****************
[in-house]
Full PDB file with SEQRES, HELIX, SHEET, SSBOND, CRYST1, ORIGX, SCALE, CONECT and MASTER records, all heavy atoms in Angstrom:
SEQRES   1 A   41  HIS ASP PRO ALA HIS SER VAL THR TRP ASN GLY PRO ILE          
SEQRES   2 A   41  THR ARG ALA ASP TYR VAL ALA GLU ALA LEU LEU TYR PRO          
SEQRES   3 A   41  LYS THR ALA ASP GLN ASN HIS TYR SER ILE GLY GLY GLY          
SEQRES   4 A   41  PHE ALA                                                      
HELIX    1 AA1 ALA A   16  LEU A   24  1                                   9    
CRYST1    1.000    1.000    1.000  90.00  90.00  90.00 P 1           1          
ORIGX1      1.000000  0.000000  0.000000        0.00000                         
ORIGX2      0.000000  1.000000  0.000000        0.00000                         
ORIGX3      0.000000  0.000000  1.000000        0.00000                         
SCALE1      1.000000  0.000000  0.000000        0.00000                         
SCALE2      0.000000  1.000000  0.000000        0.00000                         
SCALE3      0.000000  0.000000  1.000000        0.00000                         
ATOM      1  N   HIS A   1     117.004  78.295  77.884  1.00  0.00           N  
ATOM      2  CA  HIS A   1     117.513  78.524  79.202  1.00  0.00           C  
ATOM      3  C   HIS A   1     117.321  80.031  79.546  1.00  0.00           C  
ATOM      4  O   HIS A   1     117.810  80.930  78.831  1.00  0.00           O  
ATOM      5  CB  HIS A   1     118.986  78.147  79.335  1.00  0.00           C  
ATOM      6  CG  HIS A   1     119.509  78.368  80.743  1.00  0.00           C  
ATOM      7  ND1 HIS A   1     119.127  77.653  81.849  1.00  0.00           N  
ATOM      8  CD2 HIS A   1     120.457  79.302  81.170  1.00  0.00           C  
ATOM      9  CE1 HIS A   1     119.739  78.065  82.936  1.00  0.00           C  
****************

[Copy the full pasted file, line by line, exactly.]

[in-house]
Full PDB file with SEQRES, HELIX, SHEET, SSBOND, CRYST1, ORIGX, SCALE, CONECT and MASTER records, all heavy atoms in Angstrom:
SEQRES   1 A   41  HIS ASP PRO ALA HIS SER VAL THR TRP ASN GLY PRO ILE          
SEQRES   2 A   41  THR ARG ALA ASP TYR VAL ALA GLU ALA LEU LEU TYR PRO          
SEQRES   3 A   41  LYS THR ALA ASP GLN ASN HIS TYR SER ILE GLY GLY GLY          
SEQRES   4 A   41  PHE ALA                                                      
HELIX    1 AA1 ALA A   16  LEU A   24  1                                   9    
CRYST1    1.000    1.000    1.000  90.00  90.00  90.00 P 1           1          
ORIGX1      1.000000  0.000000  0.000000        0.00000                         
ORIGX2      0.000000  1.000000  0.000000        0.00000                         
ORIGX3      0.000000  0.000000  1.000000        0.00000                         
SCALE1      1.000000  0.000000  0.000000        0.00000                         
SCALE2      0.000000  1.000000  0.000000        0.00000                         
SCALE3      0.000000  0.000000  1.000000        0.00000                         
ATOM      1  N   HIS A   1     117.004  78.295  77.884  1.00  0.00           N  
ATOM      2  CA  HIS A   1     117.513  78.524  79.202  1.00  0.00           C  
ATOM      3  C   HIS A   1     117.321  80.031  79.546  1.00  0.00           C  
ATOM      4  O   HIS A   1     117.810  80.930  78.831  1.00  0.00           O  
ATOM      5  CB  HIS A   1     118.986  78.147  79.335  1.00  0.00           C  
ATOM      6  CG  HIS A   1     119.509  78.368  80.743  1.00  0.00           C  
ATOM      7  ND1 HIS A   1     119.127  77.653  81.849  1.00  0.00           N  
ATOM      8  CD2 HIS A   1     120.457  79.302  81.170  1.00  0.00           C  
ATOM      9  CE1 HIS A   1     119.739  78.065  82.936  1.00  0.00           C  